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Case Report
Open Access Peer-reviewed

An unusual Presentation of Dieulafoy’s Lesion as a Cause of Recurrent Lower Gastrointestinal/Rectal Bleeding: A Case Report

Nazish Malik , Munawwar Hussain, Syed Mussadiq Ali Akbar Naqvi
American Journal of Medical Case Reports. 2017, 5(10), 259-261. DOI: 10.12691/ajmcr-5-10-2
Published online: October 23, 2017

Abstract

Background: Dieulafoy lesion is a rare cause of acute gastrointestinal bleeding. It can present with sudden and massive bleeding without any prior symptoms. It causes massive hemorrhage leading to hemodynamic instability and this complicated nature of disease puts emphasis on its immediate diagnosis and treatment. Most commonly it presents with upper GIT bleeding but it can present with lower gastrointestinal bleeding. Case Presentation: We report a case of recurrent lower gastrointestinal bleeding that was miss diagnosed initially as internal hemorrhoids. A 91-year-old male was discharged 2 weeks ago, who presented again with rectal bleeding and low hemoglobin found on lab reports. He was admitted and transfused two packs of PRBC. After not finding any visible bleeding on upper endoscopy, he had colonoscopy and a bleeding vessel was found in rectum. Clipping was performed to stop bleeding and he was discharged home. Lower gastrointestinal bleeding is a very rare presentation of dieulafoy lesion. Conclusion: Dieulafoy lesion can present with upper or lower gastrointestinal bleeding. Diagnostic improvements and research for the detection of DL needs to be conducted to reduce hospital stay and improve survival. Endoscopic measures, mechanical banding, hemoclipping and electrocoagulation are some of the frequently used treatment options.

1. Background/ Introduction

Obscure gastrointestinal bleeding can occur in 5% of cases and Dieulafoy’s lesion is one of the rare causes 1. It is also known as dieulafoy ulcer or constant diameter artery bleeding, which is a rare as well as under-recognized cause of bleeding arteries. It is always considered in differential diagnosis of obscure gastrointestinal bleeding because of its uncertain and serious nature it should be diagnosed and managed promptly. It can’t be identified by conventional methods like endoscopy or barium studies and is often misdiagnosed as hemorrhoids. Normally, an artery narrows down progressively as it passes through wall of its end organ. In Dieulafoy’s lesion artery maintains a constant diameter and becomes tortuous in submucosa 1. Most commonly it occurs in proximal stomach but less commonly can involve rectum, colon and small intestine.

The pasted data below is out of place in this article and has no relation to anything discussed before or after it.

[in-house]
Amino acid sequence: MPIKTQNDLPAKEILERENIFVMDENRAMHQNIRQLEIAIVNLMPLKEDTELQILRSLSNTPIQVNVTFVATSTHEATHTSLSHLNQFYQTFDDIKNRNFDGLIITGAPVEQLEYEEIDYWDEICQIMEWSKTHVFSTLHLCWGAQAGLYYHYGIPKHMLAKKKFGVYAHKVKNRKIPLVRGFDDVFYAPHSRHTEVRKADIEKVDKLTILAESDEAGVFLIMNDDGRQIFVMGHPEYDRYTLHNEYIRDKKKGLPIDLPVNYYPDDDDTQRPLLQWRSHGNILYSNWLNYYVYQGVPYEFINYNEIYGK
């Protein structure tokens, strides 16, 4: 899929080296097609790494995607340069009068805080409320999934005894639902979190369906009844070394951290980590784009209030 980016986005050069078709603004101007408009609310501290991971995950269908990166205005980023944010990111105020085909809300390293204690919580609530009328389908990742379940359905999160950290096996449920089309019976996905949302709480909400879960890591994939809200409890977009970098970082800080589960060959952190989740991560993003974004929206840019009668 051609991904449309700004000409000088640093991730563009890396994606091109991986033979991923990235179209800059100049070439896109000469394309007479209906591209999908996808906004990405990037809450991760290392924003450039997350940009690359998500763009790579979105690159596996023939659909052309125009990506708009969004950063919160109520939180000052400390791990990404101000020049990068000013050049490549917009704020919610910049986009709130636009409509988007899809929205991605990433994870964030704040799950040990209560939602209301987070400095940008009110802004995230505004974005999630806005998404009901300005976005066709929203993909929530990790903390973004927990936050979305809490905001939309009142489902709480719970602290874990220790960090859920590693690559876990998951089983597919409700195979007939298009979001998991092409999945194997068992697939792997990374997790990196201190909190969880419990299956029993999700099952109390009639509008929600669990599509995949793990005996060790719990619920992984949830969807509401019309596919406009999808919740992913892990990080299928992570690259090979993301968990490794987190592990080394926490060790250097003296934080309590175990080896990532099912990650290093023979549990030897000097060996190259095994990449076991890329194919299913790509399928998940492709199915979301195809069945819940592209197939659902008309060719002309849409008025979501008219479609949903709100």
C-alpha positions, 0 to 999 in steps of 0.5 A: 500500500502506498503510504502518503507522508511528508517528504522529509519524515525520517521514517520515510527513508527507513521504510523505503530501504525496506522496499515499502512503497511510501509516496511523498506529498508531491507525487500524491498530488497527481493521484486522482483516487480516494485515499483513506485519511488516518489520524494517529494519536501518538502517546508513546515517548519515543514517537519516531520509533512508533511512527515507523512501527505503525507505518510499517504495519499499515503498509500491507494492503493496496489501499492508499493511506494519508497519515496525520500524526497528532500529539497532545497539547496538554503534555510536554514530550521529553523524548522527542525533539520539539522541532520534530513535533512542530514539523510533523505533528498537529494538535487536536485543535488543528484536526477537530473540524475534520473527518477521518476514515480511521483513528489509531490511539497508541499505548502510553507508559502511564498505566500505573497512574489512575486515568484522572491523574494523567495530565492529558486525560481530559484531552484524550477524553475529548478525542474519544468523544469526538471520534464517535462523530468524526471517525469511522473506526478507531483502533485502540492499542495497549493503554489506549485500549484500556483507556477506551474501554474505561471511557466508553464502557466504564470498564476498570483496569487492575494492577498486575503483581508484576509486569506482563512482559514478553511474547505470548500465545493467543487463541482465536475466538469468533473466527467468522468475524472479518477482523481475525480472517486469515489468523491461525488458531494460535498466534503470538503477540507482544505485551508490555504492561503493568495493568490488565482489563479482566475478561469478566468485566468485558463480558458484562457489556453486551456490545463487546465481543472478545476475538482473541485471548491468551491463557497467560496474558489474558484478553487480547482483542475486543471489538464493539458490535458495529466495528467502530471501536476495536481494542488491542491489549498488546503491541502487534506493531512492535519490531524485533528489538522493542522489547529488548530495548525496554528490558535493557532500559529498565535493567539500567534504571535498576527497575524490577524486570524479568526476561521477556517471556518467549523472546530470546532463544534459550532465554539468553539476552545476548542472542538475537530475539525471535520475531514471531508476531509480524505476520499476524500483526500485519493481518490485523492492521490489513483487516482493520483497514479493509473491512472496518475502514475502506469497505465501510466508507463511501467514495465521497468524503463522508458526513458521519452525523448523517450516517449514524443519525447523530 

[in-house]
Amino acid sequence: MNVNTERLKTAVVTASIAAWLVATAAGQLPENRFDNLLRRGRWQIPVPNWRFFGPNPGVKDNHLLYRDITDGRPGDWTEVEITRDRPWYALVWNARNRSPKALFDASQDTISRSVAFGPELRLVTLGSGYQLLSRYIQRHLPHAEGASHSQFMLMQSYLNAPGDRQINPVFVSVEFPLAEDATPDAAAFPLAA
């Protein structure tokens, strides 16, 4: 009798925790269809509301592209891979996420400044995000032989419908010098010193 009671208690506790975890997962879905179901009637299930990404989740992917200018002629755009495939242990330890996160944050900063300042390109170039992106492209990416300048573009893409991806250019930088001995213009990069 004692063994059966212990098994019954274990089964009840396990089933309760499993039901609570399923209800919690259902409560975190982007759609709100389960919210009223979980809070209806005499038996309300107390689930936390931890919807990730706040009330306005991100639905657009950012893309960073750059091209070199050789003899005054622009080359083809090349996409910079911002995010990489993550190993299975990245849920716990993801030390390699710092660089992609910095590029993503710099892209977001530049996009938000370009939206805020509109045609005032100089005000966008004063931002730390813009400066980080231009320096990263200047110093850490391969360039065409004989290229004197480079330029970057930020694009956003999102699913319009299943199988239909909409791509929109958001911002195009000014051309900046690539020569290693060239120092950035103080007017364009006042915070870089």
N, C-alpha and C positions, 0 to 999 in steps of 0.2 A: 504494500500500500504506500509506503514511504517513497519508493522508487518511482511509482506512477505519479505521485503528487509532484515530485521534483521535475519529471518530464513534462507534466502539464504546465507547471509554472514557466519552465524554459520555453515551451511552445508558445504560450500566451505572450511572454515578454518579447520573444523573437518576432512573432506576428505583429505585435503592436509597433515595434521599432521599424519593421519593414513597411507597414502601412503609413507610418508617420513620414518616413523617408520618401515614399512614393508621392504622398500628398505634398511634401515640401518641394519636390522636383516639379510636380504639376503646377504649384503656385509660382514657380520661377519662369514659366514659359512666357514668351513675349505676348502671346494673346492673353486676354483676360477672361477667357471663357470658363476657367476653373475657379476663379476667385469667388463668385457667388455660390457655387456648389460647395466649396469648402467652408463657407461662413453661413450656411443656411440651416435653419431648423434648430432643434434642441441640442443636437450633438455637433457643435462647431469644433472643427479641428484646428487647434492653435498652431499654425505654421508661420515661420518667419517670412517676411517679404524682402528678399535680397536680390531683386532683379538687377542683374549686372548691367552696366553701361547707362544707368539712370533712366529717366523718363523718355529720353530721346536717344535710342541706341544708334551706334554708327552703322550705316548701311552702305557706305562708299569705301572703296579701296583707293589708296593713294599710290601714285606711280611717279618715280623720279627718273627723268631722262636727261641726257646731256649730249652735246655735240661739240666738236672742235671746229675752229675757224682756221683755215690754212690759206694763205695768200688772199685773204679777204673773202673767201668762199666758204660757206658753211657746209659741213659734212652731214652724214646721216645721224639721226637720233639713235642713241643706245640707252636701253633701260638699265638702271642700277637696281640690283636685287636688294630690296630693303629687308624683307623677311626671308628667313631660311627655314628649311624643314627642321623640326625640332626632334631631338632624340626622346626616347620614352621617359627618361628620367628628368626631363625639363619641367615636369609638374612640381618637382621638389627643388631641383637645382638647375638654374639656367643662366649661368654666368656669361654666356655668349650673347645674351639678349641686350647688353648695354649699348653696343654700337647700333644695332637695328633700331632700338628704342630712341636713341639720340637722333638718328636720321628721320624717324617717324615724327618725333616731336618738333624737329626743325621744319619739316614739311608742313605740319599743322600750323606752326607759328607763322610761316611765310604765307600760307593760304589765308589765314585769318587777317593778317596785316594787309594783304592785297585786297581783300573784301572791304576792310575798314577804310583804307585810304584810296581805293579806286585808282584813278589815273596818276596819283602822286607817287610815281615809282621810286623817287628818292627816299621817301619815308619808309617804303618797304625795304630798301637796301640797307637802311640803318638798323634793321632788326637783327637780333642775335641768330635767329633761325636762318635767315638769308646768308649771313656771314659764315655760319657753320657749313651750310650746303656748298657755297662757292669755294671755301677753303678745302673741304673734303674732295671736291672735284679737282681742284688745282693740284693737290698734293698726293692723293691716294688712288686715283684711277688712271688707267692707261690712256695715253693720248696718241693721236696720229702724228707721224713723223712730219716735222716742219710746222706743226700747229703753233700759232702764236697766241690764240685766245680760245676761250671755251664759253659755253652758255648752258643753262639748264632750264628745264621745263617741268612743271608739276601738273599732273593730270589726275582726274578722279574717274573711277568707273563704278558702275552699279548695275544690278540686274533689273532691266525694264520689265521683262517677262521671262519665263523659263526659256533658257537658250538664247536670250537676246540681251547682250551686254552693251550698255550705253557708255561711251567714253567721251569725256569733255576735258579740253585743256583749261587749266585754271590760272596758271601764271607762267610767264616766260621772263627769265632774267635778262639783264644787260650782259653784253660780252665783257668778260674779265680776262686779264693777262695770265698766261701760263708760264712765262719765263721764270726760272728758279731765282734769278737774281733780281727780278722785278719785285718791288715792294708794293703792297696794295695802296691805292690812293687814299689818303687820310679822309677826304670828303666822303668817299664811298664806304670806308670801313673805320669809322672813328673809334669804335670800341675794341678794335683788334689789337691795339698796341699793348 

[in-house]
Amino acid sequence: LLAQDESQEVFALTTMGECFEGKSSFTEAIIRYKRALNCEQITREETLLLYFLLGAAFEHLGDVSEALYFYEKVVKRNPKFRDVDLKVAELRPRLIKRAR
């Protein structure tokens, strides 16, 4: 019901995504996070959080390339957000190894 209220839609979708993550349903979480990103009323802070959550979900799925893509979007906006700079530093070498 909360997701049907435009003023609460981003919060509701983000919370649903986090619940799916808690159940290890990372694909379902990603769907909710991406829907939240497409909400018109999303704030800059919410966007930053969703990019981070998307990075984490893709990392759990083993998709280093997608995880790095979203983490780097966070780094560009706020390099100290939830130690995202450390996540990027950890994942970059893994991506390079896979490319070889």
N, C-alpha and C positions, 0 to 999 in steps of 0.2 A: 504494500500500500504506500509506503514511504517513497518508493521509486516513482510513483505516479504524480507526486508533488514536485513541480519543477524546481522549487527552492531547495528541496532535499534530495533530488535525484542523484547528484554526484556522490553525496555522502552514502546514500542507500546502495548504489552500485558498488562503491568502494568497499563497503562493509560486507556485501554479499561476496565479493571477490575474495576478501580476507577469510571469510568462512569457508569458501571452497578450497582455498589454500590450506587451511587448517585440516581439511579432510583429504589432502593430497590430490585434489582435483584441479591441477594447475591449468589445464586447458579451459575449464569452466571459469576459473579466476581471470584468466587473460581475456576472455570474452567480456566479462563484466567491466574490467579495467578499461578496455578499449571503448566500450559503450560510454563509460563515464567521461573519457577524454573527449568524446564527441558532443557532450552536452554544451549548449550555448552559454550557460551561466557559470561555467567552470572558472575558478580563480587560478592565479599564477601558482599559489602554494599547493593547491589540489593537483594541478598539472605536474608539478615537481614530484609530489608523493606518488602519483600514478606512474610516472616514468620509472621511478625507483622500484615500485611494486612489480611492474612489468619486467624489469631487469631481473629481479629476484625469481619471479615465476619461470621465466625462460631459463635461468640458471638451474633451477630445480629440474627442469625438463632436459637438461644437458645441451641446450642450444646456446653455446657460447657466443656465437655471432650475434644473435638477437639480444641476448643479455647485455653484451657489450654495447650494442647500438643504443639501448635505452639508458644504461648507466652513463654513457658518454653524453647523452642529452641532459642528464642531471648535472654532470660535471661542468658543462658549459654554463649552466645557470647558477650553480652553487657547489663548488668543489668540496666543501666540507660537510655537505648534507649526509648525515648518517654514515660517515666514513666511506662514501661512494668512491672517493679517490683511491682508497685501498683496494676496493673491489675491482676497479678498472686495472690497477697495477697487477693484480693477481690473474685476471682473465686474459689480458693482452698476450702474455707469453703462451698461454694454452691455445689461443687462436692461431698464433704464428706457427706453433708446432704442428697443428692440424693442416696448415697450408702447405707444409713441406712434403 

2. Case Presentation

A 91-year-old male patient presented with fresh bleeding per rectum, weakness and low hemoglobin as lab finding. Two weeks ago, he was diagnosed with internal hemorrhoids when he presented with lower GI bleed. He had EGD done on that admission which reported superficial non-bleeding gastric ulcers. He had colonoscopy and diagnosed with internal hemorrhoids. He was stabilized and discharged home initially. Now he presented again with bleeding per rectum and abnormal labs. He had history of peptic ulcer disease, HTN, CKD stage 5, atrial fibrillation, chronic diastolic congestive heart failure and sick sinus syndrome status post pacemaker. He had no allergies, no significant family history, and a life time nonsmoker. He was taking atorvastatin, metoprolol, aspirin, eliquis and pantoprazole. He was vitally stable. His labs were normal except hemoglobin 7.8 gm/dl, hematocrit 24%, BUN 50 and creatinine 6.2 mg/dl. He was given IV fluids and a nephrology consult was requested. On previous visit his hemoglobin was 10.5 gm/dl and his creatine level was 3.9mg/dl. Patient reported bright red rectal bleeding started one day ago. He was transfused 2 units of PRBC and gastroenterology consult was requested. Due to poor kidney function lisinopril and lasix were held. Aspirin and eliquis were held for ongoing bleeding. On second day of admission patients had endoscopy that didn’t show any acute bleeding. On third day, he underwent colonoscopy. On colonoscopy blood was found in the rectum a bleeding rectal Dielafoy’s lesion (Submucosal artery) was noted. Complete hemostasis was achieved with the deployment of two resolution clips. No further bleeding was noted and patient was discharged home in stable condition.